Ultimately, things are moving in the right direction. Africa has now seen a sizable group of “first movers” mines such as Centamin, Tronox, Gold Fields, Harmony Gold, Pan African Resources, Sibanye-Stillwater and Anglo American. As more successful renewable energy projects emerge, the economic value proposition has become stronger, and is encouraging others to replicate these initiatives. Additionally, mounting pressure for decarbonisation, including impending carbon emissions-based import taxation in Europe, is compelling mining companies to embrace renewable energy solutions.


Financial considerations have long posed a hurdle for renewable energy projects in mining. The high initial costs, with a 10 MW solar plant costing between $8-million and $12-million, potentially compete with capital allocation to accessing the orebody. Furthermore, the limited lifespan of mining operations does not align well with long term project financing or the expected useful life of renewable assets.

However these challenges are mitigated by a number of developments.  The commodity boom and increased costs of other electricity sources have seen a number of mining companies opt to self-fund renewable energy projects due to free cash and increased savings. Further, a number of leading independent power producers (IPPs) have stepped into the space offering funded solutions and removing the capital barrier and power purchase agreements (PPAs) with tenors of 15 to 20 years or shorter were becoming more prevalent.

To tackle the challenge of mismatched PPAs and mine life, IPPs are looking increasingly to aggregate demand from multiple energy consumers and/or wheeling excess electricity. Additionally, the introduction of redeployable systems will revolutionise the landscape for many mines, as these systems can be relocated and repurposed once the mine reaches the end of its lifespan.


Project timelines and negotiation challenges often impede the progress of renewable energy projects in the mining sector. In South Africa, mining industry project timelines are subject to delays caused by the national power utility Eskom's Cost Estimate Letter and Budget Quotation processes. Delays in these processes significantly affect the financial close and the project's commercial operation date. The new Grid Queuing Rules just announced by Eskom will mitigate this significantly.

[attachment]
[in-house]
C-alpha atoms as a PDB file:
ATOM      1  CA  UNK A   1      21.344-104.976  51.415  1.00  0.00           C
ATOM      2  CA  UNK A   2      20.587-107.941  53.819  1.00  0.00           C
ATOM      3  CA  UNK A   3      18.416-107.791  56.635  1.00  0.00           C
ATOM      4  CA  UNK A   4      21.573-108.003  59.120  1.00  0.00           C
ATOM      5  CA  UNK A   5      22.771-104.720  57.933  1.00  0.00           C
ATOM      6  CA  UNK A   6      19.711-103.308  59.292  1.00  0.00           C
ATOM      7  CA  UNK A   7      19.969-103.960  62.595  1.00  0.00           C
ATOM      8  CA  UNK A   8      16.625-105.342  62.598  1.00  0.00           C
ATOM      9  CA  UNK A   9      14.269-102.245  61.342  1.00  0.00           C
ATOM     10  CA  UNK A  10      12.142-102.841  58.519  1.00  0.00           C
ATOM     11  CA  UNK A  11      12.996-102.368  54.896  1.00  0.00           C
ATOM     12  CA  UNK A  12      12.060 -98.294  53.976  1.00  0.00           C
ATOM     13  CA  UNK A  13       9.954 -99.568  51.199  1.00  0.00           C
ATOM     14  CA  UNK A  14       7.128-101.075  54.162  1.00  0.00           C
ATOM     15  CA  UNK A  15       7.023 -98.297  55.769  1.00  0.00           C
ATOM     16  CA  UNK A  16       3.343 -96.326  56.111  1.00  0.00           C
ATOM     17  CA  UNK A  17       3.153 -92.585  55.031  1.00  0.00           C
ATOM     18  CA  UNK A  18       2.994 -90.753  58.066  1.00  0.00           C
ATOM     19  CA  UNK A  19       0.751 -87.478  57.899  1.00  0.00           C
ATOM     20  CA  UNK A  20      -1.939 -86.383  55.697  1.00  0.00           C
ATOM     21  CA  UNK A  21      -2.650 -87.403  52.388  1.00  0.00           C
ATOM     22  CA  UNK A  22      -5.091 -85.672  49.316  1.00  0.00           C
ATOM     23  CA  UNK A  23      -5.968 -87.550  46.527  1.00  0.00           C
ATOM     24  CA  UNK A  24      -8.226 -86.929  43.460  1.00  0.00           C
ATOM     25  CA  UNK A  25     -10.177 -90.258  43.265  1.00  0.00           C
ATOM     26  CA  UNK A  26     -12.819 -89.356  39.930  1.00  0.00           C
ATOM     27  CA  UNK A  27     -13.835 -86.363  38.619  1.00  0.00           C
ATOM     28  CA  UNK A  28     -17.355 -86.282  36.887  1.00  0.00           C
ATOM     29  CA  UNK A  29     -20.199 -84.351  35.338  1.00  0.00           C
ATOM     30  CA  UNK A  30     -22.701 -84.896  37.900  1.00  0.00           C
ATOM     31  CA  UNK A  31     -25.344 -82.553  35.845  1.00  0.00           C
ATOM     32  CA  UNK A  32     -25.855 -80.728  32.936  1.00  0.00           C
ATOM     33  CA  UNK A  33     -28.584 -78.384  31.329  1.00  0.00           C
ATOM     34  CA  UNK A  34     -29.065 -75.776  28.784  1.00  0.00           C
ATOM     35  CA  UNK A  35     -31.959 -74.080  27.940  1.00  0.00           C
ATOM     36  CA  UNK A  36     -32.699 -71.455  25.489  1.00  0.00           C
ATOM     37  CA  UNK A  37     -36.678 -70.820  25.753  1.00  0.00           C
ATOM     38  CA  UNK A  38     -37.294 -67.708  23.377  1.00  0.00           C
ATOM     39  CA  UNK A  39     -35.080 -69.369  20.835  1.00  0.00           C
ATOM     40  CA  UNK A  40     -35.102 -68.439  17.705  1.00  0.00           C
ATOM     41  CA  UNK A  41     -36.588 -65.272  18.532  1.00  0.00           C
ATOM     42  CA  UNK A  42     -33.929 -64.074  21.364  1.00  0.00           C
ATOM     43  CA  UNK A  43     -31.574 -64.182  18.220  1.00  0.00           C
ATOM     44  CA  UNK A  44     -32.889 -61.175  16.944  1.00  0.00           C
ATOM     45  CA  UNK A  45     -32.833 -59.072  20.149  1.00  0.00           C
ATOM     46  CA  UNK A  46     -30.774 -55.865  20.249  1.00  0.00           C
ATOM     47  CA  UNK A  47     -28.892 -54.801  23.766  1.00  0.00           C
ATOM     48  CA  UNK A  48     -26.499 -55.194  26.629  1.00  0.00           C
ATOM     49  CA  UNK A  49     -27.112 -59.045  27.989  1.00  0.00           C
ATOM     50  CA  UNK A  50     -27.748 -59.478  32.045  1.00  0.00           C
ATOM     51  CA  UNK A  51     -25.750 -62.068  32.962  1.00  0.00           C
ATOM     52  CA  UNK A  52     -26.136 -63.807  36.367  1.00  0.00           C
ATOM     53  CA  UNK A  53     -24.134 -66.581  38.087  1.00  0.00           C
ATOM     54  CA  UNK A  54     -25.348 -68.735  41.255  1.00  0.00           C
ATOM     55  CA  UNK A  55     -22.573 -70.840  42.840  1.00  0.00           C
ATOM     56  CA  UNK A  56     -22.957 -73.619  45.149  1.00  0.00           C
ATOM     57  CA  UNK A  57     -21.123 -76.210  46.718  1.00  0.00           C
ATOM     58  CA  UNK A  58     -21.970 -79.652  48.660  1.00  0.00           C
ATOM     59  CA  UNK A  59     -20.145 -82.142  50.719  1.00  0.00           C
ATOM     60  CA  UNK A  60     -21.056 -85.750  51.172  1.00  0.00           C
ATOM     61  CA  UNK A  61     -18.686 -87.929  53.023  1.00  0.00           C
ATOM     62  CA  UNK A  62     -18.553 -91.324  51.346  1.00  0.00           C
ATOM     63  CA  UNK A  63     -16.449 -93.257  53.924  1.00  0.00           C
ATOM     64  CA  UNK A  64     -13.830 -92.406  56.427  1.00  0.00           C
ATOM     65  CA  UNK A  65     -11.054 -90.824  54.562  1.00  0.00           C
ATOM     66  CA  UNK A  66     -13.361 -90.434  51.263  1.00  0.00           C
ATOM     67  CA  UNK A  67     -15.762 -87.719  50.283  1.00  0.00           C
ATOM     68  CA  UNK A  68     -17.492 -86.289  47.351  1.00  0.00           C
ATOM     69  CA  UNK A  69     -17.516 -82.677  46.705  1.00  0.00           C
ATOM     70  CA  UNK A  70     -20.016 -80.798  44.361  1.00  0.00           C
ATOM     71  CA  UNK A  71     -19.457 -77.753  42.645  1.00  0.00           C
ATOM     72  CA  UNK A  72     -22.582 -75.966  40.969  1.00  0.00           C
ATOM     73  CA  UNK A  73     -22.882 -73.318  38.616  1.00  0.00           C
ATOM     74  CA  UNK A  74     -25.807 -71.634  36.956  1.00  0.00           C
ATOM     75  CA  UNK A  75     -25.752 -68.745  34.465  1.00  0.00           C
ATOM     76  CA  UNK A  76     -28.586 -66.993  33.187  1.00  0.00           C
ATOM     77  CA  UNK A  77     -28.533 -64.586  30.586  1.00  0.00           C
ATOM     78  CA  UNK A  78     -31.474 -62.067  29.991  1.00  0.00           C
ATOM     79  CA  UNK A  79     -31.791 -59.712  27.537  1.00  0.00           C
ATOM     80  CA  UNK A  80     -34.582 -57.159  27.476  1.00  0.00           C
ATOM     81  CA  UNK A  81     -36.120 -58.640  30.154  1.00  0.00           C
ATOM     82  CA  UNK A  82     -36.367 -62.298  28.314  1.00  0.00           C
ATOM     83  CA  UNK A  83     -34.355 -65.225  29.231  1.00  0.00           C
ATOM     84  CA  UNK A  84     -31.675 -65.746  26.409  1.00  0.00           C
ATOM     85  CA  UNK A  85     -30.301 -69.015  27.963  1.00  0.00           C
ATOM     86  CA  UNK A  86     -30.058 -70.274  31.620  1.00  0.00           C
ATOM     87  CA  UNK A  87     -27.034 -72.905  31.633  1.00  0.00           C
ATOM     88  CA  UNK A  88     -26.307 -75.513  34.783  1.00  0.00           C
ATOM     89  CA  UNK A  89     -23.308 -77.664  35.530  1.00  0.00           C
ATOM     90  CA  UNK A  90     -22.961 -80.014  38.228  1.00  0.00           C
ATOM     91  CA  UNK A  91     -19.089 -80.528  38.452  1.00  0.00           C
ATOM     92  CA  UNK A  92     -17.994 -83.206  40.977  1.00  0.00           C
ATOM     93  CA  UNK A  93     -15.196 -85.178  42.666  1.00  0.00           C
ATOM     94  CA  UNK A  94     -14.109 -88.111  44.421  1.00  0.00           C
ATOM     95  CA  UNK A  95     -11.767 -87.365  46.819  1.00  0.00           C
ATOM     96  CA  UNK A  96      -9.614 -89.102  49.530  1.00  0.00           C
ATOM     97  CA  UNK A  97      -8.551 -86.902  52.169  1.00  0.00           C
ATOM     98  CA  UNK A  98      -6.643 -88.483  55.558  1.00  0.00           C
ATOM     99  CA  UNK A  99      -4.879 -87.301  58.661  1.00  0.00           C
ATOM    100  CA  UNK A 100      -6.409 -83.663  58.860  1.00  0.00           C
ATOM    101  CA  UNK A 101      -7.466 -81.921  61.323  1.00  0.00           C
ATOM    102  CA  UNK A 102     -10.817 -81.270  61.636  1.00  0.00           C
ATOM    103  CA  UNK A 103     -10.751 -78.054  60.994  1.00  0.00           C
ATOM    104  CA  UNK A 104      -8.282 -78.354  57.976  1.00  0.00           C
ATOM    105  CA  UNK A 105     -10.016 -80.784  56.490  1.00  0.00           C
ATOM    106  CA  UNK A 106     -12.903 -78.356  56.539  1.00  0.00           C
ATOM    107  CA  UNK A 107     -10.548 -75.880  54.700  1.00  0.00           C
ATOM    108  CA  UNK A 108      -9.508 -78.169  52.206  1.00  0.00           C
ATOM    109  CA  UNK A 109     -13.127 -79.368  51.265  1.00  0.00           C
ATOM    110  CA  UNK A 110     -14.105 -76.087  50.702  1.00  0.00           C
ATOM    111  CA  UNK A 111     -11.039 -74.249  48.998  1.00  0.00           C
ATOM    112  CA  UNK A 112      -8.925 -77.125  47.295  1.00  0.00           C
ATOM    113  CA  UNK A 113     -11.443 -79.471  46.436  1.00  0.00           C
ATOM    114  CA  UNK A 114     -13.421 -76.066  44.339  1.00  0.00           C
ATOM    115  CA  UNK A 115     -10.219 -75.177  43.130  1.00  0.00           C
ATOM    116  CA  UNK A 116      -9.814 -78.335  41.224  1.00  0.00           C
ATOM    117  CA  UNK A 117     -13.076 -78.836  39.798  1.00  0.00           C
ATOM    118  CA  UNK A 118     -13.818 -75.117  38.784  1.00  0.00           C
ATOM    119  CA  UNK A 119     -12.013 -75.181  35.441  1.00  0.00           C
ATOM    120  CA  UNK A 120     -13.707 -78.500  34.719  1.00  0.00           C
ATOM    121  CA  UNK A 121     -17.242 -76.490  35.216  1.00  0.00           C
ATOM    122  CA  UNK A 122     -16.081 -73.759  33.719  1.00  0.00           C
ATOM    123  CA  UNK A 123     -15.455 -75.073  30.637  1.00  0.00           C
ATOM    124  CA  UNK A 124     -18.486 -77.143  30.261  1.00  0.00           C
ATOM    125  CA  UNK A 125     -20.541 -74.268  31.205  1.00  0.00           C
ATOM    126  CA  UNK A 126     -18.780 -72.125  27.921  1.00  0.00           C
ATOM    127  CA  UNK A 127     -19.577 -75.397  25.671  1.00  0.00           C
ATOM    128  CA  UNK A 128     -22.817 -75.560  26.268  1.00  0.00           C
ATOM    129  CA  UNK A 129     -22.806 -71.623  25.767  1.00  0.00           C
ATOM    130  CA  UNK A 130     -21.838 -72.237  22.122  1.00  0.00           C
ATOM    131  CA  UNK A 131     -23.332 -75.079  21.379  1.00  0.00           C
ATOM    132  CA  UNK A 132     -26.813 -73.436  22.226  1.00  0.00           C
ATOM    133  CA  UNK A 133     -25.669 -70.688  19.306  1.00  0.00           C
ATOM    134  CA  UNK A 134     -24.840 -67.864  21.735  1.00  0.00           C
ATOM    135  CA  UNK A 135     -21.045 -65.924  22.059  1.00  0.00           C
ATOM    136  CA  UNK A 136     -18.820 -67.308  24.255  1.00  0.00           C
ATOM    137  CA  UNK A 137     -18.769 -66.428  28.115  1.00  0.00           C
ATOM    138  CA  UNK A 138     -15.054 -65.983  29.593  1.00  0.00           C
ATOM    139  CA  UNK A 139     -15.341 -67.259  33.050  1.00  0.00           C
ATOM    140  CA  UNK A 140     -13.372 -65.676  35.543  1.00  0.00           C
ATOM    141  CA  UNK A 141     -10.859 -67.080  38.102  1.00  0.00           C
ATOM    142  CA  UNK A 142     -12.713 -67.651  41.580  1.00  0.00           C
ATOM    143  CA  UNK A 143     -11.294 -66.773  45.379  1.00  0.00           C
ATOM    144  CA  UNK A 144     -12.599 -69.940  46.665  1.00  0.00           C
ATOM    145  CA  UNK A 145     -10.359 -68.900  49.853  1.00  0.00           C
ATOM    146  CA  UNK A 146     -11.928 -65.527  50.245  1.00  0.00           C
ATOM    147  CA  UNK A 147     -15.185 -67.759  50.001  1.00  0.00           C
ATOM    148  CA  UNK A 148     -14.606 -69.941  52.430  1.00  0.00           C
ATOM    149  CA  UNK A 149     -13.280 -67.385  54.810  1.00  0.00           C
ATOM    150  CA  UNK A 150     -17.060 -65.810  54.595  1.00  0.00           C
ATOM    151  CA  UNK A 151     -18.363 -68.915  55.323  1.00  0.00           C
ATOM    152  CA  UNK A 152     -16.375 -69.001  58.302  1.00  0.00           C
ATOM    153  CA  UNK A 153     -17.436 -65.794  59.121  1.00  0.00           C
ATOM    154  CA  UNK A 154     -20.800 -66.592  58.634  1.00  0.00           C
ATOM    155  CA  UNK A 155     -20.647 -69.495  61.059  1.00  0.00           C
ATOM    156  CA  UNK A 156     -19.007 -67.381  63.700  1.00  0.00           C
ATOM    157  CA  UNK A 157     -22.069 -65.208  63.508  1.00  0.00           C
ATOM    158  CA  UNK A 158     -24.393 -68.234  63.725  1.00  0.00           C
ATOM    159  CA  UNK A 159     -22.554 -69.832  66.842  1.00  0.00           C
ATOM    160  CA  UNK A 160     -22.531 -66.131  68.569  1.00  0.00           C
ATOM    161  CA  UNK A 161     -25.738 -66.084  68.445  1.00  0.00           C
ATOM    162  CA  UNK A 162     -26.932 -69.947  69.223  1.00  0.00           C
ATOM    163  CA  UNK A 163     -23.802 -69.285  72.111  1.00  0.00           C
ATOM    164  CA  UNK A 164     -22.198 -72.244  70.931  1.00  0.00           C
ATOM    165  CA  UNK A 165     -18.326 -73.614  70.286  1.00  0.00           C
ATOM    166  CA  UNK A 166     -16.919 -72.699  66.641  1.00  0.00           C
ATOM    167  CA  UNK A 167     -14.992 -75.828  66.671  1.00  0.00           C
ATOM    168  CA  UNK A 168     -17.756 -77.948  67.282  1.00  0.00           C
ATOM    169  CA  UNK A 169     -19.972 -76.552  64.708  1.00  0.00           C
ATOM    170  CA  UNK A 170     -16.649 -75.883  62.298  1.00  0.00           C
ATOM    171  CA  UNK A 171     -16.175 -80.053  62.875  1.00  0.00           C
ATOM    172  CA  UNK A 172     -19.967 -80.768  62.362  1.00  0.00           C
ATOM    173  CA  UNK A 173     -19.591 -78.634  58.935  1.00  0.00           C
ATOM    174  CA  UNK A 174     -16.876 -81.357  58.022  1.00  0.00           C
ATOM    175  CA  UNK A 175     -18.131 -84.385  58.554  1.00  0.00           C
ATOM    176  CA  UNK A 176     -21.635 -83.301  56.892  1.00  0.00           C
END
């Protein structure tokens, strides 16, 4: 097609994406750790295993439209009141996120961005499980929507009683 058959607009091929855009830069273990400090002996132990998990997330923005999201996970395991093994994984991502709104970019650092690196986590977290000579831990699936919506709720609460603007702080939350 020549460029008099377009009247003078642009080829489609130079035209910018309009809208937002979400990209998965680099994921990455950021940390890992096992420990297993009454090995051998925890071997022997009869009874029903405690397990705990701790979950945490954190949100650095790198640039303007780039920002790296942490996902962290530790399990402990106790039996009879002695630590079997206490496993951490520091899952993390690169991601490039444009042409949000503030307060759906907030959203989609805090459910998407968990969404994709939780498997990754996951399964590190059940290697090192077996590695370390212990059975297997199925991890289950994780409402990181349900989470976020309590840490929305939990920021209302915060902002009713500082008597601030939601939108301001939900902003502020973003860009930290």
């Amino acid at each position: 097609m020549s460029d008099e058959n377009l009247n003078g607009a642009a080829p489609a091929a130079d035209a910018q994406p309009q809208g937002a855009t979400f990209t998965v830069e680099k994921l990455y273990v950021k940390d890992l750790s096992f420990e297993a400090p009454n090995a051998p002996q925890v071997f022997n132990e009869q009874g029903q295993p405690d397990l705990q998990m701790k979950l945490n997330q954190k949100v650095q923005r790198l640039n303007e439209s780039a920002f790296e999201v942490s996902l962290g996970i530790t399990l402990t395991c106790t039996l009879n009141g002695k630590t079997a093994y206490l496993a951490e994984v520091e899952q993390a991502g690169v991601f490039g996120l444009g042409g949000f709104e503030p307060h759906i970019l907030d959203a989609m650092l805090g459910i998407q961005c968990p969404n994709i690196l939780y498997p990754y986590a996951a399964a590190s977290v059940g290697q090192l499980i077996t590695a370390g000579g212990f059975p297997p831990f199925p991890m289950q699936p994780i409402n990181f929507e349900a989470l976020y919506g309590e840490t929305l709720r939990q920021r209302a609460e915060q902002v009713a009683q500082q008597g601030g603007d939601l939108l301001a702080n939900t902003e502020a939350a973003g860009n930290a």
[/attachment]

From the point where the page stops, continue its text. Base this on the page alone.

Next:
Outside of South Africa, slow negotiations, concerns about bankability, and tenor-related issues often impede the progress of renewable energy projects in the mining sector and in some instances these negotiations simply fizzle out.

Despite the challenges, there is immense potential for renewable energy in mining, mostly by integration with current solutions (grid or thermal). By addressing perceptions of reliability, improving access to up-to-date information, overcoming financial considerations, and streamlining project timelines, mining companies can seize the economic and environmental benefits offered by renewable energy. Each mine's unique requirements should be considered to ensure optimal value and sustainability in the mining industry's energy transition. With concerted efforts from industry stakeholders, the momentum behind renewable energy in mining will continue to grow.

The time has come for mining companies to recognise the undeniable benefits offered by renewable energy. By embracing these technologies, the mining industry can cut costs, access reliable energy, protect the environment, improve its public image, and secure its long-term viability. The opportunity is ripe, and it is up to the mining sector to seize it.

*As the AEF was held under Chatham House Rules, experts aren’t quoted.
* This article was firt published on